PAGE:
Some ''L'' Test Errors
According to the DSA driving skills book, The Official Guide to Learning to Drive, some of the most common causes for driving test failure are:
- Eye test: unable to read a vehicle number plate at 20.5m (67ft) or 20m (66ft) for the new style plate.
- Highway Code: knowledge of the Highway Code (and application of it during the drive) weak or wrong.
- Precautions before starting engine: handbrake not applied, neutral not selected when starting or restarting the engine.
- Make proper use of:-
accelerator: erratic, fierce or jerky use; poor co-ordination with clutch;
clutch: not depressed far enough, causing noisy changing or stalling; poor co-ordination with accelerator;
footbrake: not used when needed; used too late; harshly or erratically;
gears: incorrect selection; coasting; not in neutral when needed; harsh control of the gear lever; reluctant to change; incorrect use of selector on automatics;
handbrake: not applied when required; not released when moving; used before stopping;
steering: (position of hands on wheel): one hand off; both hands off; hands on spokes, rim or centre; hands crossed unnecessary; elbow on window ledge;
steering: (over steer): erratic control of steering; wandering on wheel; late correction; over or under steering; jerky or fiddling movements.
- Moving off – angle, hill, level, straight: not done smoothly; not safe; not controlled; causing inconvenience or danger to others; not using mirrors; not looking round or not acting sensibly on what is seen; not signalling when needed; incorrect gear; lack of co-ordination of controls.
- Emergency stop: slow reactions; like a normal stop; footbrake/clutch used in a manner likely to cause a skid; handbrake used before stopping; both hands off the wheel.
- Reverse left/right: rushed; stalling; poor co-ordination of accelerator and clutch; incorrect course; mounting kerb; steering wrong way; too wide or close (not realised); not looking around before/during reverse; not acting on what is seen.
- Turn in road: rushed, stalling; poor co-ordination of accelerator and clutch; not using handbrake; incorrect steering; mounting or bouncing off kerb; uncontrolled footbrake or accelerator; more moves than needed; lack of observation before or during the manoeuvre; danger or inconvenience to ORU's; looking but not acting sensibly on what is seen.
- Reverse park: rushed poor co-ordination of controls; incorrect course; too wide or too close to parked car; lack of effective observations before/during exercise; poor response to ORUs; not using handbrake; not finishing exercise correctly.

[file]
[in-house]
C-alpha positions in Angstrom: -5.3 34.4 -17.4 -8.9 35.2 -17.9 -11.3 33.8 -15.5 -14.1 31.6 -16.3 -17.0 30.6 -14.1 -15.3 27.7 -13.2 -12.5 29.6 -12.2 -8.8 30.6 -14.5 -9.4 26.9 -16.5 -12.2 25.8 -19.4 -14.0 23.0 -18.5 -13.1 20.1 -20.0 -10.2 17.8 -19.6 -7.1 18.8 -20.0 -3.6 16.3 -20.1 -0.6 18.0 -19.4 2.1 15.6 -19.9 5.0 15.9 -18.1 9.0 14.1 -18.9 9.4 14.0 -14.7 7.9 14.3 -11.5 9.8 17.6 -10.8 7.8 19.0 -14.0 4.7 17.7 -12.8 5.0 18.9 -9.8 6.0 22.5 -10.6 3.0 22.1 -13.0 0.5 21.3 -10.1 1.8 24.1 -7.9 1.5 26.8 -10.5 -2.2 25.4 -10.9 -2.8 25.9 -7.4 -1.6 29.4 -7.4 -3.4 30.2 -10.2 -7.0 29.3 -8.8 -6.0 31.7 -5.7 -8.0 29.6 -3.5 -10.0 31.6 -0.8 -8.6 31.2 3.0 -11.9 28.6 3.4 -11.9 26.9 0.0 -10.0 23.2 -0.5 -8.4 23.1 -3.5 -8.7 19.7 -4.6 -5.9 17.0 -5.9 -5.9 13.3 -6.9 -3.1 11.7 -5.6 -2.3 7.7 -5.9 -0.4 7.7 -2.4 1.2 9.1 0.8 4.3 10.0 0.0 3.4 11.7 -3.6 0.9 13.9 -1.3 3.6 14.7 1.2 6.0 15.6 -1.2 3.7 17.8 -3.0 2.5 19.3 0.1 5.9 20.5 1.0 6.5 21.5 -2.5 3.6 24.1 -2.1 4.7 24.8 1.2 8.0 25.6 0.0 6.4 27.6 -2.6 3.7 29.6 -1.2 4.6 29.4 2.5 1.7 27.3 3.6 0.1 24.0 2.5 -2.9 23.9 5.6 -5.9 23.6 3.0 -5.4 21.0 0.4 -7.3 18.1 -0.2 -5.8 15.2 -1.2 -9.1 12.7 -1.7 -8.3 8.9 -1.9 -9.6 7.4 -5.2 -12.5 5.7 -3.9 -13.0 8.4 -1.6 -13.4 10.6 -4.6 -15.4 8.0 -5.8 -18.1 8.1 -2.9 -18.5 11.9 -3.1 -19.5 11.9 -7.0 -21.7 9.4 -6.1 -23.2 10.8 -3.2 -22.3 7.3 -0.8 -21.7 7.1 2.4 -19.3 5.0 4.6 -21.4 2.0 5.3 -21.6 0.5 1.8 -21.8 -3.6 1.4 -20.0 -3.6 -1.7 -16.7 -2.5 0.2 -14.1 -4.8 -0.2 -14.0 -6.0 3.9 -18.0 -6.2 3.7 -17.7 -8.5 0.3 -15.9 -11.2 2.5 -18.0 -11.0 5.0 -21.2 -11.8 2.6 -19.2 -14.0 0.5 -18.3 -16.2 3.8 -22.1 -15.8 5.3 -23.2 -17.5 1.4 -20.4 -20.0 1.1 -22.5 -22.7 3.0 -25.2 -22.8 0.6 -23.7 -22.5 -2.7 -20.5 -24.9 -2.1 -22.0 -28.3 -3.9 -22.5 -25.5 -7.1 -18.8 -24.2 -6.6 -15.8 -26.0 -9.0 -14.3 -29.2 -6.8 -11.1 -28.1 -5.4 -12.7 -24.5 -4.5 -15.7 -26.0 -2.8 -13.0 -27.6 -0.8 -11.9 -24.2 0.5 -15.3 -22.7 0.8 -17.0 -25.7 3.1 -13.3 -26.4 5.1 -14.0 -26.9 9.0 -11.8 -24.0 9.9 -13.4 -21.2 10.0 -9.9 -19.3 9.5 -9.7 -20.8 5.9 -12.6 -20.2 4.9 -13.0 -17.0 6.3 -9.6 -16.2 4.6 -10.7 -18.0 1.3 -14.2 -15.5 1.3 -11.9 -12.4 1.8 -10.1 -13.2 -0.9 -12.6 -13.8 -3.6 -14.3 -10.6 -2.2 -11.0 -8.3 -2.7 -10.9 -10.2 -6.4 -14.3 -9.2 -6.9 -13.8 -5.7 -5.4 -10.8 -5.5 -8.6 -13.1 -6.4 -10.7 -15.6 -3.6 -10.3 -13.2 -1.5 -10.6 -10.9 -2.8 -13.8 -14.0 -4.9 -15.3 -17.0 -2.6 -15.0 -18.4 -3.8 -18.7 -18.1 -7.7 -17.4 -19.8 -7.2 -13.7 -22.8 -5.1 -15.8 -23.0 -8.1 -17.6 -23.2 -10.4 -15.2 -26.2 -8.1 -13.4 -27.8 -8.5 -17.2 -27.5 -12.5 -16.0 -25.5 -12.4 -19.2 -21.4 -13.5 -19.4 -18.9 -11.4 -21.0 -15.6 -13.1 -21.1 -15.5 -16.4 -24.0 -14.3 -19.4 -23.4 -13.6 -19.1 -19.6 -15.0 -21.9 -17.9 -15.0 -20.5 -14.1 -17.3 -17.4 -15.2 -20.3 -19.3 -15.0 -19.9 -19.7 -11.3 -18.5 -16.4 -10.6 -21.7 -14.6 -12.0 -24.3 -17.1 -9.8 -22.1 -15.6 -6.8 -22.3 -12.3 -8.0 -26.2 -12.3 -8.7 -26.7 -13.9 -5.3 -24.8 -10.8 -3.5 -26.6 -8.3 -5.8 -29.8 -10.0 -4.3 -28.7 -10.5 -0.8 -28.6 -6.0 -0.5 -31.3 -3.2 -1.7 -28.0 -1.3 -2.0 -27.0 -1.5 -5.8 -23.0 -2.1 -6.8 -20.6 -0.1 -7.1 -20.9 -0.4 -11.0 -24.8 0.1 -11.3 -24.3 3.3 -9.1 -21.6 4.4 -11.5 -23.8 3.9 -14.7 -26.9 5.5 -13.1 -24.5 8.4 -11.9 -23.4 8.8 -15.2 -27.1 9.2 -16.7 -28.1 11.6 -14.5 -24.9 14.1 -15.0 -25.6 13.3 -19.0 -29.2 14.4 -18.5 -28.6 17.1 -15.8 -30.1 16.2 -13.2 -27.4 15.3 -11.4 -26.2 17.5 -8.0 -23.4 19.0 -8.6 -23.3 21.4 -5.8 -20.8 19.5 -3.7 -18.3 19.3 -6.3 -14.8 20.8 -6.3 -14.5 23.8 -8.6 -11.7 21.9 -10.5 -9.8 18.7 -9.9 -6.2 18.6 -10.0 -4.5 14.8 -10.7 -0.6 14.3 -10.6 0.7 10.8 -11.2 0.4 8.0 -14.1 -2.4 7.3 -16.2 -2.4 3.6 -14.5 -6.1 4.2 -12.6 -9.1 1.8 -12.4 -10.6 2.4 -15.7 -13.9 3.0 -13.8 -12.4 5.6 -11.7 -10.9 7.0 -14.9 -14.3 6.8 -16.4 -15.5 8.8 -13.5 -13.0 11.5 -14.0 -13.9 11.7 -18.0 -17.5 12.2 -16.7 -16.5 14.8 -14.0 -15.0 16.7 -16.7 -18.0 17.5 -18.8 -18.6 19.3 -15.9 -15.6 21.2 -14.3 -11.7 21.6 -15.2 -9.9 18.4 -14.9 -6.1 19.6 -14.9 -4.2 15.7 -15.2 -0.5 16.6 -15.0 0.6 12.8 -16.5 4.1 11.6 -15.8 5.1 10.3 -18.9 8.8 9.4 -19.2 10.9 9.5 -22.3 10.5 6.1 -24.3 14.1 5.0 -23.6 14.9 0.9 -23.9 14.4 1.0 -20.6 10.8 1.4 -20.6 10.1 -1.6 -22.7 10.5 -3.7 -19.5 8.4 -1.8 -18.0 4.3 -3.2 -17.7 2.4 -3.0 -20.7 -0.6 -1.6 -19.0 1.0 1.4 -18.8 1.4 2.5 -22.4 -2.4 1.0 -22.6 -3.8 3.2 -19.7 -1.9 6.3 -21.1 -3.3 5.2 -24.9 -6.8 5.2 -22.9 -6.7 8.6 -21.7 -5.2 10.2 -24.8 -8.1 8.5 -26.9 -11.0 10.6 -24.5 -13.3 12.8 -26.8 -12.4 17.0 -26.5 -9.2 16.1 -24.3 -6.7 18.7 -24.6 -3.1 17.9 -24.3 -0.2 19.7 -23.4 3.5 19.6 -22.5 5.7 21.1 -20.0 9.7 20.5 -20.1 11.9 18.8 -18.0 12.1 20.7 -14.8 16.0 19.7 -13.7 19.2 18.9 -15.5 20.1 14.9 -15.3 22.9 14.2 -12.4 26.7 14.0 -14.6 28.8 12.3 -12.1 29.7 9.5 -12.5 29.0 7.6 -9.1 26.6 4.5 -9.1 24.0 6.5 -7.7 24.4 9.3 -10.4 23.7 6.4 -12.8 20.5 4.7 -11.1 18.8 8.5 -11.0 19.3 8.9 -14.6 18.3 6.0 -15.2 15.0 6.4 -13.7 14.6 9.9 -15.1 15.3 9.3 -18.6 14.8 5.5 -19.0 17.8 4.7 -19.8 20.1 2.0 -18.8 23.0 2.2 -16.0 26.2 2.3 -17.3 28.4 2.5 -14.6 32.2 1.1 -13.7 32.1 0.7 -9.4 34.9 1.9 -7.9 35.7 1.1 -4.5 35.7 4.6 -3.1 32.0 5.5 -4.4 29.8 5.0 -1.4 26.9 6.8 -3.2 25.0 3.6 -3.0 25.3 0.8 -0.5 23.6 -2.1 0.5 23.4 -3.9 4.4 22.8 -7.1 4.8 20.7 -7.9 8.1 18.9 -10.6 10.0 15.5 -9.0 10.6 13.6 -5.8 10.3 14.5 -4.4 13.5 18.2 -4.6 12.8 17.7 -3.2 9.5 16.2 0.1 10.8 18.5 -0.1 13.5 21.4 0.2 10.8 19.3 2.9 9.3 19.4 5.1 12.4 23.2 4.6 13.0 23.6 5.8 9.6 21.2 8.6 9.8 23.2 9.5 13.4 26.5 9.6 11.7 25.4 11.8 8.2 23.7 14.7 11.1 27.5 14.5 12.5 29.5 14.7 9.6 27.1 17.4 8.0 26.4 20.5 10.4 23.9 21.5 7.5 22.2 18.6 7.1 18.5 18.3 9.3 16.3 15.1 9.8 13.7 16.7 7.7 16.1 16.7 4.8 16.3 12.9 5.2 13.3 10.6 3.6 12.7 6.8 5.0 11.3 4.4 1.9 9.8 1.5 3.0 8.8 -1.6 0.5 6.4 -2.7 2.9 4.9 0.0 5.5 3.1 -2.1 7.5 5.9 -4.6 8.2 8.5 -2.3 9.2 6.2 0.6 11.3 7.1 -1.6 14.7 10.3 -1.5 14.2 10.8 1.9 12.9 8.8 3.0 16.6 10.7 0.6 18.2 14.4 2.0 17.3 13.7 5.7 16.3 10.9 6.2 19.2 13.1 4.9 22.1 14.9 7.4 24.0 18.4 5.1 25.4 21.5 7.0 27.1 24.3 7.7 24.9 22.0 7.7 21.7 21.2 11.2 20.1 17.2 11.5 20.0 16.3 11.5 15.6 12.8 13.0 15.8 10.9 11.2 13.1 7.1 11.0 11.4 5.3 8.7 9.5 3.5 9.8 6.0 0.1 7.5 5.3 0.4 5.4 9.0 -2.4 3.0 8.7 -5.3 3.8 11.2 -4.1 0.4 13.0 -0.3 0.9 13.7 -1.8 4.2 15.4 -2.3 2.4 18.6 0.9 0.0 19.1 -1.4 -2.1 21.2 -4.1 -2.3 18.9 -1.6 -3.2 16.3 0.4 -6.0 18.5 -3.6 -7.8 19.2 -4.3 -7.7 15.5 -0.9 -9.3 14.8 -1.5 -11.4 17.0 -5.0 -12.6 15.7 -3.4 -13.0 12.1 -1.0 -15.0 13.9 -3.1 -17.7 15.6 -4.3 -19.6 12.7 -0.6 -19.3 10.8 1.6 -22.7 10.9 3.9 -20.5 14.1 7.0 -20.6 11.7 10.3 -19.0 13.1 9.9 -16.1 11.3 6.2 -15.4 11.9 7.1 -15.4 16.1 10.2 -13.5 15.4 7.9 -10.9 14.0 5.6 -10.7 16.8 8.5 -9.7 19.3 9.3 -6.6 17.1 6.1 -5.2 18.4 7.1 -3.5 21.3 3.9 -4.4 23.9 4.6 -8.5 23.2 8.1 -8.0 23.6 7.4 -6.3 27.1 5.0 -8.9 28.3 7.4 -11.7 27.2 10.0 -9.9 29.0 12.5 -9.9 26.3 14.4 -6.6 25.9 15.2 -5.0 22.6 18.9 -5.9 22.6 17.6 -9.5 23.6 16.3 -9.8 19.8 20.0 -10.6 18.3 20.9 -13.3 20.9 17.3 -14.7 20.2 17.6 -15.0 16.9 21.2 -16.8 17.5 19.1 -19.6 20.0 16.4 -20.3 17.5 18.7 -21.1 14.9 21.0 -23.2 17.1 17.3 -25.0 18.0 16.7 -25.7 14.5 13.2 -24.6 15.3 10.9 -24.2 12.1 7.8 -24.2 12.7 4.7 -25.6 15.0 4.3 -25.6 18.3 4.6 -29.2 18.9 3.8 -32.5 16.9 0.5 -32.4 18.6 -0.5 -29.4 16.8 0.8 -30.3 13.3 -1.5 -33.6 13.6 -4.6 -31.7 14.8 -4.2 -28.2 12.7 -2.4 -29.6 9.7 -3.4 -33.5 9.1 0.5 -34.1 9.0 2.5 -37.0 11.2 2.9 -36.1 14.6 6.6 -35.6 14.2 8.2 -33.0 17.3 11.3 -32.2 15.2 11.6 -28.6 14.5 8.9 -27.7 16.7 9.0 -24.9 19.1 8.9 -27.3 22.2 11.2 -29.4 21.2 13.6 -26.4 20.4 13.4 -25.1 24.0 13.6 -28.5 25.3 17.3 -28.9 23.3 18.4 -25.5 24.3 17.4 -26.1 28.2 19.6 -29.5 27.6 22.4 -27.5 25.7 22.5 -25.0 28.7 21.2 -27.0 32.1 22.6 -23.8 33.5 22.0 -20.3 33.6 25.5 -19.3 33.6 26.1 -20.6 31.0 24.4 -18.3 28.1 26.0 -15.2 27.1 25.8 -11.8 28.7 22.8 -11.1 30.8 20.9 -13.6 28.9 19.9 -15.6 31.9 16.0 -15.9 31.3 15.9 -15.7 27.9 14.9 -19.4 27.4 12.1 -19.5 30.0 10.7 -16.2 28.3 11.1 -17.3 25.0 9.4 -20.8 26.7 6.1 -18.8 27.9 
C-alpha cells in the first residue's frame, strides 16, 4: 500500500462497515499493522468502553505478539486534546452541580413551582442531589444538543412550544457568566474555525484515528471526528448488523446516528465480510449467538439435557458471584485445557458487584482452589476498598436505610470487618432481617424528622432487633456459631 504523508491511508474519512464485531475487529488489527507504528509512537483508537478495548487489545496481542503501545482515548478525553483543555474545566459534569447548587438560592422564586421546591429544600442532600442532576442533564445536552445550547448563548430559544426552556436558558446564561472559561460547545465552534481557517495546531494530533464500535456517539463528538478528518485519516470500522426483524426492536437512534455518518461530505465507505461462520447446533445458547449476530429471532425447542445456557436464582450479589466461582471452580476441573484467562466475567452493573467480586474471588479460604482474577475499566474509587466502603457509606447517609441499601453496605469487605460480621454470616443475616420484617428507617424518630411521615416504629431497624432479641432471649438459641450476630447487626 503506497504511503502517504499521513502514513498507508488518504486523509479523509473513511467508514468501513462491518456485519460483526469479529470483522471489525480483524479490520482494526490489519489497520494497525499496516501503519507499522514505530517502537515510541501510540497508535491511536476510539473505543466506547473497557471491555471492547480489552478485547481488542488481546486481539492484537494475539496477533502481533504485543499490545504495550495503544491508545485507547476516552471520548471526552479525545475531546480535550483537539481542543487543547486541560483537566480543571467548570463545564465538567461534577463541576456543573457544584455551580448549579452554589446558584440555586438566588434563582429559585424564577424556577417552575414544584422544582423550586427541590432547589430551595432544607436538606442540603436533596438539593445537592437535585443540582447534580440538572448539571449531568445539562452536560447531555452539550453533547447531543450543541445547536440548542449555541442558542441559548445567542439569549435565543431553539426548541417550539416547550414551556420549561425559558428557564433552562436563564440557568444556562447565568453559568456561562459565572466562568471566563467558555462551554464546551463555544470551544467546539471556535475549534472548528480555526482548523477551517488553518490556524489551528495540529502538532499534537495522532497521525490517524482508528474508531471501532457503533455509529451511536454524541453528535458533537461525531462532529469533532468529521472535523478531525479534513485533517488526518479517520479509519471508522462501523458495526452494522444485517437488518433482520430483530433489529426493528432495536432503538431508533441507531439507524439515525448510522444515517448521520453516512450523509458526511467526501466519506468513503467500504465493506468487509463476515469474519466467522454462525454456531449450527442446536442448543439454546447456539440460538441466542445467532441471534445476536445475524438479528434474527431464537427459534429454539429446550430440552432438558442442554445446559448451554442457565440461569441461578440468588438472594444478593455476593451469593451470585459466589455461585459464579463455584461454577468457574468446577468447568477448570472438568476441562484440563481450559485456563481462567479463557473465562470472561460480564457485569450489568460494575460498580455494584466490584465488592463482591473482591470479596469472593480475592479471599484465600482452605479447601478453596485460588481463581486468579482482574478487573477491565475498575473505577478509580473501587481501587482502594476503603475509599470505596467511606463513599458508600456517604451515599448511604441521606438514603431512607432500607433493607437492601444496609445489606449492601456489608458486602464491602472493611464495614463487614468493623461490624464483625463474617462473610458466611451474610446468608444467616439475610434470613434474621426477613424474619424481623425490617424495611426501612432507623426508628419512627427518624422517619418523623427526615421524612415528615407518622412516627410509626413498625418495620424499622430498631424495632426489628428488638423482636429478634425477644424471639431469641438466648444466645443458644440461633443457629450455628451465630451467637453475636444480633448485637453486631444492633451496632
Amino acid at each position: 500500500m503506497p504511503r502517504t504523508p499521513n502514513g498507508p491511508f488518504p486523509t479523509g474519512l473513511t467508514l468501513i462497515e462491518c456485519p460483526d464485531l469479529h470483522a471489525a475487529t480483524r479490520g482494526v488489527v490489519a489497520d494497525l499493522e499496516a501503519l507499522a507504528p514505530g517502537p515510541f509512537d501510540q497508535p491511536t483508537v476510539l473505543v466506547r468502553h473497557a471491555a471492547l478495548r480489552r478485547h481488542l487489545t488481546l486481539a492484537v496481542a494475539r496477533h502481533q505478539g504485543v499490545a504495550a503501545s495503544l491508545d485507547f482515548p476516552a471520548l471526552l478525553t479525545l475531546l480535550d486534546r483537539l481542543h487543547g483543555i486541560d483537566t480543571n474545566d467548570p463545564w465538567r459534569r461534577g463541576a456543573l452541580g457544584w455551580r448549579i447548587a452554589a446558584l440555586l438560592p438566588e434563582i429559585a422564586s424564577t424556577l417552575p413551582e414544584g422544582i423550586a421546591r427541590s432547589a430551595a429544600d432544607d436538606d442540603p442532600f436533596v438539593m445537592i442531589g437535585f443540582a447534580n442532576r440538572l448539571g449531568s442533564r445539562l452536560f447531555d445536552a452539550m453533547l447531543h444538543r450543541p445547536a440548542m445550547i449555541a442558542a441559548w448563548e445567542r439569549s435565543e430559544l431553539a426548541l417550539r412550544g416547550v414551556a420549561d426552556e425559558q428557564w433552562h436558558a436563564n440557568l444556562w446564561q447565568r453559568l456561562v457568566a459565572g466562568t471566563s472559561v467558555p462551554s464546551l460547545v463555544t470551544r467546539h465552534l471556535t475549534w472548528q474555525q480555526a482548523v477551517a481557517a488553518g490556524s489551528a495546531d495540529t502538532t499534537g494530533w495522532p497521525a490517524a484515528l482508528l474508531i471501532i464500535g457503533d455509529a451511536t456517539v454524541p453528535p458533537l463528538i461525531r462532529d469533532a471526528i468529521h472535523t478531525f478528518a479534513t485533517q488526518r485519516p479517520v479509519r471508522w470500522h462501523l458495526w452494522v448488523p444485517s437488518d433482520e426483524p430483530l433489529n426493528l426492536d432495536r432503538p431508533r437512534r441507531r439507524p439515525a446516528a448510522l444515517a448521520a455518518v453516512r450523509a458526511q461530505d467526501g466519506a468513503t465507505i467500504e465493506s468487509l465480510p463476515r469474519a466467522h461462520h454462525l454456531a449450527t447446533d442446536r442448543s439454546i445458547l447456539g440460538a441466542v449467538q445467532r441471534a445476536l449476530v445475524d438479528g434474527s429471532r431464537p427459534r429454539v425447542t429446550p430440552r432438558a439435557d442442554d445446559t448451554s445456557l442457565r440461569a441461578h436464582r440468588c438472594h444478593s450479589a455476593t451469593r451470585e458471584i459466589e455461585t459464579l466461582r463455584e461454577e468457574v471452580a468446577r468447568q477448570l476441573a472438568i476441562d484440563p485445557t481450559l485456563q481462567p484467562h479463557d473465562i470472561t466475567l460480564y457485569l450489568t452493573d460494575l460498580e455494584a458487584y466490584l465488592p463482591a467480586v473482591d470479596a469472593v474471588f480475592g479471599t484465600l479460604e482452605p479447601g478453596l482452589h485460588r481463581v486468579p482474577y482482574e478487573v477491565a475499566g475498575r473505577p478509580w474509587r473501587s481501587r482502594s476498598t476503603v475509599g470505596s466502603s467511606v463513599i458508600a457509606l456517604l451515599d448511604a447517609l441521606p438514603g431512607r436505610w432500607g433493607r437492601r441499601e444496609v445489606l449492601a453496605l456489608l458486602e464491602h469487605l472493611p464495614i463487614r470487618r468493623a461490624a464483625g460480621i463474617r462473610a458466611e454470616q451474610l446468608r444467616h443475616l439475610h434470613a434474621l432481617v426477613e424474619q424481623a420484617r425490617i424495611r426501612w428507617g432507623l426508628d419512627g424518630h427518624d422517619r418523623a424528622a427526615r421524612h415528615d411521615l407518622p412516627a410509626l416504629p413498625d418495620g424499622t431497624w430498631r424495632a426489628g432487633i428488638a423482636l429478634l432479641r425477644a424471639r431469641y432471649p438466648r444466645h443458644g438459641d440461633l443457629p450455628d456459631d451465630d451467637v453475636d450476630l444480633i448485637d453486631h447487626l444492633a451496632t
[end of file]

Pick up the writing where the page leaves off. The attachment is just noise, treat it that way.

- Effective use of mirrors: not looking in good time; not acting on what is seen; omitted or used too late; used as or after movement is commenced; not used effectively before signalling, changing direction, slowing or stopping; omitting final look when necessary.
- Give signals correctly: signals omitted; given wrongly, or given late; too short to be of value; not cancelled after use; not repeated when needed; arm signal not given when needed.
- Prompt action on signals: failing to comply with signals or signs – stop, keep left, no entry, traffic lights, police signals, school wardens, signals given by ORU's.
- Use of speed: not exercising proper care in use of speed; too fast for conditions or speed limits; too close to vehicle in front in view of speed, weather and road conditions.
- Making progress: not making normal progress; too low speed for conditions; crawling in low gear; no speed build-up between gears; speed not maintained; undue hesitation at junctions; over cautious to the point of being a nuisance.
- Crossroads and junctions: incorrect regulation of speed on approach; late appreciation of, or reaction to, junctions or crossroads; not taking effective observation before emerging at a crossroads or junction; not being sure it is safe to emerge before doing so; incorrect assessment of speed and distance of other vehicles, including cyclists; incorrect positioning for right turns, at or on approach; position taken late, too far from centre, wrong position out of narrow road, or from a one way street, wandering, wrong position at end of right turn; incorrect positioning for left turn, at or on approach; too far from or near kerb; swinging out before turning; striking or mounting kerb; swinging out after turn; cutting right turns when entering or leaving.